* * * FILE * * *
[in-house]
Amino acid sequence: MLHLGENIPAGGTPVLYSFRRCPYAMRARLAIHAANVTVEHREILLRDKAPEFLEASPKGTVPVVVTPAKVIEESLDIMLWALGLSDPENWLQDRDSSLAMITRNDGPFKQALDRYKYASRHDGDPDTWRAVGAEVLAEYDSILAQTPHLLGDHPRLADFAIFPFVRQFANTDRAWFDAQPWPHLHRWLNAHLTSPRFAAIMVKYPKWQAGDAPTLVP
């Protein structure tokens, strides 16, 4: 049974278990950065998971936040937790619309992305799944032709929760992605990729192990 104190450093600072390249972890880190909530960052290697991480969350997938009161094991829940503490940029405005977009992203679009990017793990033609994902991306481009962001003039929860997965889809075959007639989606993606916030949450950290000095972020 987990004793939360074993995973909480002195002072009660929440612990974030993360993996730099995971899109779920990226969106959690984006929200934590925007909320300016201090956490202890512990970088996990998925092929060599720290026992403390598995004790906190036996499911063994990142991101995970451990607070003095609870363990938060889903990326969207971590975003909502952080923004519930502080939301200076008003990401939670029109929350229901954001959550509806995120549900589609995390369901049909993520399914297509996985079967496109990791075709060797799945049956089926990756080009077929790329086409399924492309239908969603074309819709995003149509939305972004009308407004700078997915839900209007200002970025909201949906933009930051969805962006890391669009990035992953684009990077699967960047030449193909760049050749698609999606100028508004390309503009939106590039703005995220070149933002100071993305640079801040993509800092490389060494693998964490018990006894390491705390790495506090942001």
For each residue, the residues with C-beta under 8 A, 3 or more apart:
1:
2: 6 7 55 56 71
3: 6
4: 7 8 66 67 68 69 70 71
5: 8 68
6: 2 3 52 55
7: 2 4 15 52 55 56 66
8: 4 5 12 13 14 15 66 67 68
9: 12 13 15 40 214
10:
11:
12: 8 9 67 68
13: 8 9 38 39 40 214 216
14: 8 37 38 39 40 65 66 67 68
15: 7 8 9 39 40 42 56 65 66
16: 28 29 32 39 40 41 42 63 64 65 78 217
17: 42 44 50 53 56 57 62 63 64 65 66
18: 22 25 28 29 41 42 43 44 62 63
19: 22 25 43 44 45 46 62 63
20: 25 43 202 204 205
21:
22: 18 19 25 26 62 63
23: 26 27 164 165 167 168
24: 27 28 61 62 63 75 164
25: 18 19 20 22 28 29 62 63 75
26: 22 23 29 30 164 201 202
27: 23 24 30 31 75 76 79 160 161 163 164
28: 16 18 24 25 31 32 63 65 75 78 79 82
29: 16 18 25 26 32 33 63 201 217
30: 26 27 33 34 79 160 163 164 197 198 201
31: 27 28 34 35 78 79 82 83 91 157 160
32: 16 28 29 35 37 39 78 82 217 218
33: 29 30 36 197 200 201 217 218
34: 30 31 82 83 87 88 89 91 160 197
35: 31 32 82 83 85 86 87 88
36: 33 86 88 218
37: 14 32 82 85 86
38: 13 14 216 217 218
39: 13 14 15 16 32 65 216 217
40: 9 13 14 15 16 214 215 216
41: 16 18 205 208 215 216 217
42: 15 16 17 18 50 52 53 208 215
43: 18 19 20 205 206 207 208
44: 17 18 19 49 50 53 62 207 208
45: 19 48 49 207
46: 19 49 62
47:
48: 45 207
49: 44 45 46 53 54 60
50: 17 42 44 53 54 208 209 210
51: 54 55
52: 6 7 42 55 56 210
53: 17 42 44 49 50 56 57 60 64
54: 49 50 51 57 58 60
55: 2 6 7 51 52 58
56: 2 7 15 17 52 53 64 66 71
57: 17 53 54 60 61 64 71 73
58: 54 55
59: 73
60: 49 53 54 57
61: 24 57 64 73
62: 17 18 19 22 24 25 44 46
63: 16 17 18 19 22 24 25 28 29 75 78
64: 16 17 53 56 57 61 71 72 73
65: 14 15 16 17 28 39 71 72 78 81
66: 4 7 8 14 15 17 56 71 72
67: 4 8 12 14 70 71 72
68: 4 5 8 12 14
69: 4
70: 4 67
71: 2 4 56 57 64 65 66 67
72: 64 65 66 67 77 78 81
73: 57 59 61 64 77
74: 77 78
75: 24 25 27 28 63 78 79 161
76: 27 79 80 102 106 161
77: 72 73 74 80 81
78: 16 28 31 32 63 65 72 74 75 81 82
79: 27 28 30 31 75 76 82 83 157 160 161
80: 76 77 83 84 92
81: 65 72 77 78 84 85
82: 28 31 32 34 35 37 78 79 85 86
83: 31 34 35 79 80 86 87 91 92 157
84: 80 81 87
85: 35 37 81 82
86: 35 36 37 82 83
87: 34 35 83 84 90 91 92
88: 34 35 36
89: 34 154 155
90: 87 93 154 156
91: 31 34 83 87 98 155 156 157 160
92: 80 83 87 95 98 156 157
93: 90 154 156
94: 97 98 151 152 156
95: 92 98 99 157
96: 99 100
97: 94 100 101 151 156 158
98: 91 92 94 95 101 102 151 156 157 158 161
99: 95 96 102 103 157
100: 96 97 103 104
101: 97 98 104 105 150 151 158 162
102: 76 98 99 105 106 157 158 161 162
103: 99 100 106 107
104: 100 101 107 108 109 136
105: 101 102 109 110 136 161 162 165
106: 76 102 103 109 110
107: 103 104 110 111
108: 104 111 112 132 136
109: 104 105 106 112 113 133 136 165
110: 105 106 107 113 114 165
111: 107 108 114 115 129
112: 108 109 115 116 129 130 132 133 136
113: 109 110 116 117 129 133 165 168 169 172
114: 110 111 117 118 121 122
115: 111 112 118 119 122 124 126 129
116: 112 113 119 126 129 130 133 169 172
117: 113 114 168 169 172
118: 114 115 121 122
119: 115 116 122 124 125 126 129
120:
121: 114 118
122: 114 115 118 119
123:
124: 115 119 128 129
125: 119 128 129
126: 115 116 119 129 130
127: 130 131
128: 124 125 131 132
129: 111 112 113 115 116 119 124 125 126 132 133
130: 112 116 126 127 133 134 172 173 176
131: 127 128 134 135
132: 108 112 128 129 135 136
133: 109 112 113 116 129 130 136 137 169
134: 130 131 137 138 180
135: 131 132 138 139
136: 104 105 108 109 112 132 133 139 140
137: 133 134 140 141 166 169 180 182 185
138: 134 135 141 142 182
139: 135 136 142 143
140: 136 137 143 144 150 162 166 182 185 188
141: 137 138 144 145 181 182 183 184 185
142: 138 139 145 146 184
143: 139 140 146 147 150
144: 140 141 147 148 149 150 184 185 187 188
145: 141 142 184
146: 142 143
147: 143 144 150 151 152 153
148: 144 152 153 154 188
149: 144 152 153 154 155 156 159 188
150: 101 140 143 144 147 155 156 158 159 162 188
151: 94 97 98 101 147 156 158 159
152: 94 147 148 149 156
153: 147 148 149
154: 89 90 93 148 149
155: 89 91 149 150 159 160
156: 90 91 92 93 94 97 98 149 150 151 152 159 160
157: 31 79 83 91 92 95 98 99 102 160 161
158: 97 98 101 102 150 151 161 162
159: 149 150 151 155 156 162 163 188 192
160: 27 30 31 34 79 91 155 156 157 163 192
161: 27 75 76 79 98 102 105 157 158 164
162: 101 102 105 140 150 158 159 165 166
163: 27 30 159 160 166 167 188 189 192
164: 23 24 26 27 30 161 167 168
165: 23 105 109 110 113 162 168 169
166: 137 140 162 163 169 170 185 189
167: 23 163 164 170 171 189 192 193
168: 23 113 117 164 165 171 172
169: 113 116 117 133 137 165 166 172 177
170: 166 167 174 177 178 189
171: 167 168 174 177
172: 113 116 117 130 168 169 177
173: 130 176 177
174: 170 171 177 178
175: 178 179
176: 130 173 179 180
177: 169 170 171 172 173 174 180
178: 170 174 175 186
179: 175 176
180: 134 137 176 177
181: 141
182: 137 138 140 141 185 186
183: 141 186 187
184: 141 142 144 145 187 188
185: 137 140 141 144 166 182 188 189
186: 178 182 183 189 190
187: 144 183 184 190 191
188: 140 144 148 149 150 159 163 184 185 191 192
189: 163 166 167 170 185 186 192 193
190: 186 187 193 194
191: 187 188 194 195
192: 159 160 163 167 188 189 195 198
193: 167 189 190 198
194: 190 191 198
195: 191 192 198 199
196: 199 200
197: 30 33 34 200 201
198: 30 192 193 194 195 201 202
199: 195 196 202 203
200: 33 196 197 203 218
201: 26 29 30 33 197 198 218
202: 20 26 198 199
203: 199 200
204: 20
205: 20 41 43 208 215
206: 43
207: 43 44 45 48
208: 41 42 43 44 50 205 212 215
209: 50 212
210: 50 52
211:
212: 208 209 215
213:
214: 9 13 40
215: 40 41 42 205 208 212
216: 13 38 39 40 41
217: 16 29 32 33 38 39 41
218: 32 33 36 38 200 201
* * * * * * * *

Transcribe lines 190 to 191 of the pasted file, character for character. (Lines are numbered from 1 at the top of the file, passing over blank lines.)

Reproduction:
186: 178 182 183 189 190
187: 144 183 184 190 191